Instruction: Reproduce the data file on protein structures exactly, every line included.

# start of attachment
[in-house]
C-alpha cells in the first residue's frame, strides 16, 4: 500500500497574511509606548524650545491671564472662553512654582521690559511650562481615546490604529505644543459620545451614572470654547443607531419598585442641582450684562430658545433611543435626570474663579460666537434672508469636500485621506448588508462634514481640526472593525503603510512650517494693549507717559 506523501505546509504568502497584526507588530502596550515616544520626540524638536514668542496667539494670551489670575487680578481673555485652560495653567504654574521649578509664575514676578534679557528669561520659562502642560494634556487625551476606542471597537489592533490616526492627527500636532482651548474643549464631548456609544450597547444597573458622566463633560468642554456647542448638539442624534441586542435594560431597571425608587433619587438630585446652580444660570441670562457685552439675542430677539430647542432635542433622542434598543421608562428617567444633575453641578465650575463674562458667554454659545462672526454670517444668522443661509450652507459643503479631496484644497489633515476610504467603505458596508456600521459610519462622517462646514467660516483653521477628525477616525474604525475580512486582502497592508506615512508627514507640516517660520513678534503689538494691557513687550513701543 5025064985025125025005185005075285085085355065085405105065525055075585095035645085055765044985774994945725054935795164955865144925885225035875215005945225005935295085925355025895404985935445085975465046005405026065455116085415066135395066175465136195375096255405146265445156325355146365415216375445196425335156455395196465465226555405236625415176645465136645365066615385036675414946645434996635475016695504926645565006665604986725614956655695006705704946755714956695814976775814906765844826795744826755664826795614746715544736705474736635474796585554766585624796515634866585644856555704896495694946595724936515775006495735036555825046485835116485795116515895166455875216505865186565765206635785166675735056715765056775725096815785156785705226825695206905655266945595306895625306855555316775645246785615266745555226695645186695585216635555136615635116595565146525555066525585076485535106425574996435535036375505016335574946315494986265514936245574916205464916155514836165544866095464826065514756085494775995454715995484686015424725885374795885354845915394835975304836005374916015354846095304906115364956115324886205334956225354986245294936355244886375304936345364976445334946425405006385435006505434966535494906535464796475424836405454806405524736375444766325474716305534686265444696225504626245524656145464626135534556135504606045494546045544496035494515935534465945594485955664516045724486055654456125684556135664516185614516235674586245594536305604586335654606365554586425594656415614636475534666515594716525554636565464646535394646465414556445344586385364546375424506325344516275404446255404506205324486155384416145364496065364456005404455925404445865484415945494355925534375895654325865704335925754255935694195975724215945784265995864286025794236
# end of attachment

[in-house]
C-alpha cells in the first residue's frame, strides 16, 4: 500500500497574511509606548524650545491671564472662553512654582521690559511650562481615546490604529505644543459620545451614572470654547443607531419598585442641582450684562430658545433611543435626570474663579460666537434672508469636500485621506448588508462634514481640526472593525503603510512650517494693549507717559 506523501505546509504568502497584526507588530502596550515616544520626540524638536514668542496667539494670551489670575487680578481673555485652560495653567504654574521649578509664575514676578534679557528669561520659562502642560494634556487625551476606542471597537489592533490616526492627527500636532482651548474643549464631548456609544450597547444597573458622566463633560468642554456647542448638539442624534441586542435594560431597571425608587433619587438630585446652580444660570441670562457685552439675542430677539430647542432635542433622542434598543421608562428617567444633575453641578465650575463674562458667554454659545462672526454670517444668522443661509450652507459643503479631496484644497489633515476610504467603505458596508456600521459610519462622517462646514467660516483653521477628525477616525474604525475580512486582502497592508506615512508627514507640516517660520513678534503689538494691557513687550513701543 5025064985025125025005185005075285085085355065085405105065525055075585095035645085055765044985774994945725054935795164955865144925885225035875215005945225005935295085925355025895404985935445085975465046005405026065455116085415066135395066175465136195375096255405146265445156325355146365415216375445196425335156455395196465465226555405236625415176645465136645365066615385036675414946645434996635475016695504926645565006665604986725614956655695006705704946755714956695814976775814906765844826795744826755664826795614746715544736705474736635474796585554766585624796515634866585644856555704896495694946595724936515775006495735036555825046485835116485795116515895166455875216505865186565765206635785166675735056715765056775725096815785156785705226825695206905655266945595306895625306855555316775645246785615266745555226695645186695585216635555136615635116595565146525555066525585076485535106425574996435535036375505016335574946315494986265514936245574916205464916155514836165544866095464826065514756085494775995454715995484686015424725885374795885354845915394835975304836005374916015354846095304906115364956115324886205334956225354986245294936355244886375304936345364976445334946425405006385435006505434966535494906535464796475424836405454806405524736375444766325474716305534686265444696225504626245524656145464626135534556135504606045494546045544496035494515935534465945594485955664516045724486055654456125684556135664516185614516235674586245594536305604586335654606365554586425594656415614636475534666515594716525554636565464646535394646465414556445344586385364546375424506325344516275404446255404506205324486155384416145364496065364456005404455925404445865484415945494355925534375895654325865704335925754255935694195975724215945784265995864286025794236